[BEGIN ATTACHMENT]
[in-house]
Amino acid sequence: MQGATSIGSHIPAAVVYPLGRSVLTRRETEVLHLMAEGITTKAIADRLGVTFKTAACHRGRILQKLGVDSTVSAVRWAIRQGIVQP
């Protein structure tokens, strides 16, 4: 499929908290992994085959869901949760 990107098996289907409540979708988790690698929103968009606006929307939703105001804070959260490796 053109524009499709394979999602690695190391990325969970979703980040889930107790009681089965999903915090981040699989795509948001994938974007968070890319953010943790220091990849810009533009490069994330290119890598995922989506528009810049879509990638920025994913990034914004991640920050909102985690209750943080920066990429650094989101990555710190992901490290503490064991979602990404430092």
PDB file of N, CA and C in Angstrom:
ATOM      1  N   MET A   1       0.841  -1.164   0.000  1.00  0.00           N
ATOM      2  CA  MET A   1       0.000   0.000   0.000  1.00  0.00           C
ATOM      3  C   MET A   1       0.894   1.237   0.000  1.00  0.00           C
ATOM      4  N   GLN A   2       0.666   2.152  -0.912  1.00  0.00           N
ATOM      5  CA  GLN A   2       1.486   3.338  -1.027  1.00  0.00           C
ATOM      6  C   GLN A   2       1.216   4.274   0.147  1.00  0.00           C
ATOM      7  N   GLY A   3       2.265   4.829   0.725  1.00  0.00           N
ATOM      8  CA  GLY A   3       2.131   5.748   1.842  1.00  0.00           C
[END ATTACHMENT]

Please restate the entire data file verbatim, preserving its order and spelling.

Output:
[in-house]
Amino acid sequence: MQGATSIGSHIPAAVVYPLGRSVLTRRETEVLHLMAEGITTKAIADRLGVTFKTAACHRGRILQKLGVDSTVSAVRWAIRQGIVQP
């Protein structure tokens, strides 16, 4: 499929908290992994085959869901949760 990107098996289907409540979708988790690698929103968009606006929307939703105001804070959260490796 053109524009499709394979999602690695190391990325969970979703980040889930107790009681089965999903915090981040699989795509948001994938974007968070890319953010943790220091990849810009533009490069994330290119890598995922989506528009810049879509990638920025994913990034914004991640920050909102985690209750943080920066990429650094989101990555710190992901490290503490064991979602990404430092």
PDB file of N, CA and C in Angstrom:
ATOM      1  N   MET A   1       0.841  -1.164   0.000  1.00  0.00           N
ATOM      2  CA  MET A   1       0.000   0.000   0.000  1.00  0.00           C
ATOM      3  C   MET A   1       0.894   1.237   0.000  1.00  0.00           C
ATOM      4  N   GLN A   2       0.666   2.152  -0.912  1.00  0.00           N
ATOM      5  CA  GLN A   2       1.486   3.338  -1.027  1.00  0.00           C
ATOM      6  C   GLN A   2       1.216   4.274   0.147  1.00  0.00           C
ATOM      7  N   GLY A   3       2.265   4.829   0.725  1.00  0.00           N
ATOM      8  CA  GLY A   3       2.131   5.748   1.842  1.00  0.00           C